3 graphic signs of financial stress

– by a New Deal Democrat

The subject of my weekly “high-frequency” update on economic indicators over the weekend was the sudden deterioration in some measures of financial stress.

Tomorrow we’ll find out that home prices, as measured by both the FHFA and Case Shiller, have declined further and that increases have been significantly lower than those measured by the CPI, and on Friday we’ll find out two of the NBER’s important measurements: real personal income and spending, and real manufacturing and trade sales are, but since there’s no big news today, let’s look at those indicators of financial stress I mentioned above.

First, the leverage sub-index of the Chicago Fed’s financial conditions index was heavily revised last week (from gold to red in the chart below) to show that leverage is now tighter than it has ever been shortly before or during recessions (compared to Year-over-year change in Fed rate, blue, for comparison):

This tells us that credit has actually been quite tight over the past year and especially over the past few months.

Second, the St. Louis Fed’s financial stress index, which was below zero, ie. stress-free until a week ago, it suddenly shot up to levels not seen outside of the last few recessions (see bar at far right) except for the 1998 Long-Term Capital Management crisis:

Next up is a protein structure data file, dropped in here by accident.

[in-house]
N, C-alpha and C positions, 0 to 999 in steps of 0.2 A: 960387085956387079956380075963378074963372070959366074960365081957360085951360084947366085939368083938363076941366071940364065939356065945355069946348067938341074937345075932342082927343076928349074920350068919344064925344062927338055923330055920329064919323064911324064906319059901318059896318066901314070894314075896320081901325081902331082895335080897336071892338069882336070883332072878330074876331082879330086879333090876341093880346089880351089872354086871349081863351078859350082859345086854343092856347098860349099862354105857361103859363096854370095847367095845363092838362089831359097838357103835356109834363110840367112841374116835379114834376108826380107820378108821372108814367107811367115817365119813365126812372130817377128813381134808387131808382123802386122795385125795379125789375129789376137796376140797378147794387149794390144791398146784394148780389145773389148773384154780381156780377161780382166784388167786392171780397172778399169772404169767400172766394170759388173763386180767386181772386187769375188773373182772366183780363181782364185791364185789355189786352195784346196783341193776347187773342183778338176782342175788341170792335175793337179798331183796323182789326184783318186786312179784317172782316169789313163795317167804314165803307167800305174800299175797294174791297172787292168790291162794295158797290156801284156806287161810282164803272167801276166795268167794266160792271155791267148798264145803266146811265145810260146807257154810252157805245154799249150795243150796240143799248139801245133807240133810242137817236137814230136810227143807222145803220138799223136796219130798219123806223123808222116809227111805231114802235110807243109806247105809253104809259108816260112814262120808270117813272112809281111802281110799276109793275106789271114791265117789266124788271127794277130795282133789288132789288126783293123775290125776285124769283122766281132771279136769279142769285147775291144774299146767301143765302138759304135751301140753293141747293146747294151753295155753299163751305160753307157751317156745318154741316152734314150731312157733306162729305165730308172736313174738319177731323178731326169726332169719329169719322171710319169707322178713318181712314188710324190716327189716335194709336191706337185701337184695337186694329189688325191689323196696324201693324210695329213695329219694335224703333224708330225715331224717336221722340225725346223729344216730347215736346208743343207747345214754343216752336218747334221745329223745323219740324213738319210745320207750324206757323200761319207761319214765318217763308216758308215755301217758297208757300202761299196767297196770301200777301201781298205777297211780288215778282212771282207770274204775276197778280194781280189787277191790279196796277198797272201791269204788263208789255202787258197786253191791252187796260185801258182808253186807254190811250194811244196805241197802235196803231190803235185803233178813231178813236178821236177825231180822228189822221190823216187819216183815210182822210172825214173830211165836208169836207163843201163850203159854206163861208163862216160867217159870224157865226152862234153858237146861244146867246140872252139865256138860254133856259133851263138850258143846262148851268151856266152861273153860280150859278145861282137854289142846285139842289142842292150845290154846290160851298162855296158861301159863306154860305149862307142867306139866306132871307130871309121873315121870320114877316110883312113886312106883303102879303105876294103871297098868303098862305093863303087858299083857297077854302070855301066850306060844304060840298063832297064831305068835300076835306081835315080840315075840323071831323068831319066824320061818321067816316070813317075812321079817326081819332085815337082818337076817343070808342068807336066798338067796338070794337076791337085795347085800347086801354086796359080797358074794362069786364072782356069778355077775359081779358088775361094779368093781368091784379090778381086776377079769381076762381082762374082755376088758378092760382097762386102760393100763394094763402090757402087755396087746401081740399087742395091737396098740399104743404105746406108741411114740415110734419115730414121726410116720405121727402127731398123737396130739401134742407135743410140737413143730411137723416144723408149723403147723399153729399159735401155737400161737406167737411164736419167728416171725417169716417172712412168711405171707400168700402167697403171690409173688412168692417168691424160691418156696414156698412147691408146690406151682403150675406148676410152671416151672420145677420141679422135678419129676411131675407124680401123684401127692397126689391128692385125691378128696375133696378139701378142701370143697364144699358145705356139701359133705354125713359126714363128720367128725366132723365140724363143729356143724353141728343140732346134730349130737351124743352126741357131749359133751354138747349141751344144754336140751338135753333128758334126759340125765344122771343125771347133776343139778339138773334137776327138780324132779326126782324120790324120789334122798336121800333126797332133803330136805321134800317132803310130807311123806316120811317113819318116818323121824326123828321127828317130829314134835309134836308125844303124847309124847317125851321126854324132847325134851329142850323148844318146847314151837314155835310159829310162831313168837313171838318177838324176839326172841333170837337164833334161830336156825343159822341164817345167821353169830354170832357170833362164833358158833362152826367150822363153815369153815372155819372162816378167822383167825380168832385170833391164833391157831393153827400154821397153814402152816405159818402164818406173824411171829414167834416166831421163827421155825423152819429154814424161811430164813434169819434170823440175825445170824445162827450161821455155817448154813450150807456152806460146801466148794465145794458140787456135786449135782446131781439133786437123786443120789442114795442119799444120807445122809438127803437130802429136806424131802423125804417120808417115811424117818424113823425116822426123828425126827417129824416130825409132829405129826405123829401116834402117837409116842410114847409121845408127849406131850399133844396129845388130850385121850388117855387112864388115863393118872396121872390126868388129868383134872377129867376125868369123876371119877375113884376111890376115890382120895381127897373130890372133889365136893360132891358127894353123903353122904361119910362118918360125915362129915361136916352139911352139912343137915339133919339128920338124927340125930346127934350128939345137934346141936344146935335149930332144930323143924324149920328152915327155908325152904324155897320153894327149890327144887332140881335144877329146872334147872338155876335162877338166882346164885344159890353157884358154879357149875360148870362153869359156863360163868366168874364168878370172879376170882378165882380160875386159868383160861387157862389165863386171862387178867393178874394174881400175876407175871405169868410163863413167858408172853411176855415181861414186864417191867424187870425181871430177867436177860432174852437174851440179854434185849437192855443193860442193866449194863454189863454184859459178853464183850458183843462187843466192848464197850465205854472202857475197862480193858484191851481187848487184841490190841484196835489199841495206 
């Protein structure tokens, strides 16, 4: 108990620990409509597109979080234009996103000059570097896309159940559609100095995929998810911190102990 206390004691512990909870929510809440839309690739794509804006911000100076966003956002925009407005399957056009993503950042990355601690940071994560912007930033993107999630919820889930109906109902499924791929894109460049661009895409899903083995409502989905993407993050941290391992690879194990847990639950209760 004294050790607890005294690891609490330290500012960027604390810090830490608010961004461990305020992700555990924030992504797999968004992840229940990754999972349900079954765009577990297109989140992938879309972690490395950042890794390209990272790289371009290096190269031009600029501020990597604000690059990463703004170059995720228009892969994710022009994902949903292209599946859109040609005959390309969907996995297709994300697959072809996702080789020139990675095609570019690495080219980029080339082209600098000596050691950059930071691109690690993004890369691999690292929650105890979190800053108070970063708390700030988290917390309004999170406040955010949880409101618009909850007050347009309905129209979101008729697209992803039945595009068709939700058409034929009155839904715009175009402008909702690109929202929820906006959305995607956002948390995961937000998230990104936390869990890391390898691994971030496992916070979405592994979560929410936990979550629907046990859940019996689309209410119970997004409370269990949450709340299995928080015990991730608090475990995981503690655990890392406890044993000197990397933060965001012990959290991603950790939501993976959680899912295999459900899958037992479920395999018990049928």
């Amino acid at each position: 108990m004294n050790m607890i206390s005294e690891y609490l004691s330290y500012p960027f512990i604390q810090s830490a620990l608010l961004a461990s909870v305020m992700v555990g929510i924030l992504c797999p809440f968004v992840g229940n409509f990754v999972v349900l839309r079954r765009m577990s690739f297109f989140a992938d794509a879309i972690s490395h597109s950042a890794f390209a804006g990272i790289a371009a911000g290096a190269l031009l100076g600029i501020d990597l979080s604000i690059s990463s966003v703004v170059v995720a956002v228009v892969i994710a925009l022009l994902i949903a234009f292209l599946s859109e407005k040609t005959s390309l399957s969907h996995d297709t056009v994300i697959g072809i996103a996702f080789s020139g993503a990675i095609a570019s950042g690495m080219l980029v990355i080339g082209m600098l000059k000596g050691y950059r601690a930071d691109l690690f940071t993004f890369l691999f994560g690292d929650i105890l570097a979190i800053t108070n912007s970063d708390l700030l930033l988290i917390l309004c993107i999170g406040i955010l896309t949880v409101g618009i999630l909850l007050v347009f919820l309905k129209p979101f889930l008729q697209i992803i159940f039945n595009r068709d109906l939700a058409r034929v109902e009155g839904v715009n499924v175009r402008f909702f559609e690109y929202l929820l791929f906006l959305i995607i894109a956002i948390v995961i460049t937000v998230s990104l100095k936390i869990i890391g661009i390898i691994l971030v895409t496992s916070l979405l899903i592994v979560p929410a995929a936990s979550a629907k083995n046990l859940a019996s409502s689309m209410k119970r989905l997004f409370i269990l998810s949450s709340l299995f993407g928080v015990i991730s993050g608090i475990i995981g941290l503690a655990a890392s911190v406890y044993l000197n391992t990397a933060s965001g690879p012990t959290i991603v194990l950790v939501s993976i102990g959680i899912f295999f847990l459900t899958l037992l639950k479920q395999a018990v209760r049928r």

Third, in the last two weeks, 2.3% of all deposits were withdrawn from smaller commercial banks:

The only other time, apart from the last week, that annual commercial bank deposits were negative was in 1985-86:

If you have significant money on deposit, whether in savings, checking or money market accounts, it would be a good idea to find out what the highest interest rate a bank in your area is paying for new money and then go to the current your bank and demand they match that rate or you’ll withdraw your money. Especially if your bank has been rude enough to keep paying almost non-existent interest, chances are very good that you’ll get what you want.

It’s getting harder and harder to find any signs outside of employment that aren’t flashing warning signs of a recession in the near future, if it isn’t already here.

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